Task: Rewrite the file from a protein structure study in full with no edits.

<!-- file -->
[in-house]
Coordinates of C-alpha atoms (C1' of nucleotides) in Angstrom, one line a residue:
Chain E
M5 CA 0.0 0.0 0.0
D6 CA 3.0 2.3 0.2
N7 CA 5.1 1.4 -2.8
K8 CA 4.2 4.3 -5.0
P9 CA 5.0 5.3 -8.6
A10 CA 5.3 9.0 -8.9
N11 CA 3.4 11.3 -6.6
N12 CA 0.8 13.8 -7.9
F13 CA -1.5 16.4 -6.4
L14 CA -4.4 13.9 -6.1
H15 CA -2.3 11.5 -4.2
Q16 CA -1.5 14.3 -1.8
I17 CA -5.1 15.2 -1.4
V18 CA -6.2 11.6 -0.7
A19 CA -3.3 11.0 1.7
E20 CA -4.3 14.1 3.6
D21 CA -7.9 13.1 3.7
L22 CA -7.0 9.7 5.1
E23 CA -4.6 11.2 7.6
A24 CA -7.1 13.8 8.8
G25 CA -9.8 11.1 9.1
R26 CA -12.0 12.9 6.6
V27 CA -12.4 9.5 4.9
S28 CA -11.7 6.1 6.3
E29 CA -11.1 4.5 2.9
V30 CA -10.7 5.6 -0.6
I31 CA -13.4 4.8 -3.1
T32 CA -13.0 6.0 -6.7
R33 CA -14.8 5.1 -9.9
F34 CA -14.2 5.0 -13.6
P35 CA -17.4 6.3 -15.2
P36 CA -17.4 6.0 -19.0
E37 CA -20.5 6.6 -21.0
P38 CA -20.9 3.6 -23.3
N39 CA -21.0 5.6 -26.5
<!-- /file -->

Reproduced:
[in-house]
Coordinates of C-alpha atoms (C1' of nucleotides) in Angstrom, one line a residue:
Chain E
M5 CA 0.0 0.0 0.0
D6 CA 3.0 2.3 0.2
N7 CA 5.1 1.4 -2.8
K8 CA 4.2 4.3 -5.0
P9 CA 5.0 5.3 -8.6
A10 CA 5.3 9.0 -8.9
N11 CA 3.4 11.3 -6.6
N12 CA 0.8 13.8 -7.9
F13 CA -1.5 16.4 -6.4
L14 CA -4.4 13.9 -6.1
H15 CA -2.3 11.5 -4.2
Q16 CA -1.5 14.3 -1.8
I17 CA -5.1 15.2 -1.4
V18 CA -6.2 11.6 -0.7
A19 CA -3.3 11.0 1.7
E20 CA -4.3 14.1 3.6
D21 CA -7.9 13.1 3.7
L22 CA -7.0 9.7 5.1
E23 CA -4.6 11.2 7.6
A24 CA -7.1 13.8 8.8
G25 CA -9.8 11.1 9.1
R26 CA -12.0 12.9 6.6
V27 CA -12.4 9.5 4.9
S28 CA -11.7 6.1 6.3
E29 CA -11.1 4.5 2.9
V30 CA -10.7 5.6 -0.6
I31 CA -13.4 4.8 -3.1
T32 CA -13.0 6.0 -6.7
R33 CA -14.8 5.1 -9.9
F34 CA -14.2 5.0 -13.6
P35 CA -17.4 6.3 -15.2
P36 CA -17.4 6.0 -19.0
E37 CA -20.5 6.6 -21.0
P38 CA -20.9 3.6 -23.3
N39 CA -21.0 5.6 -26.5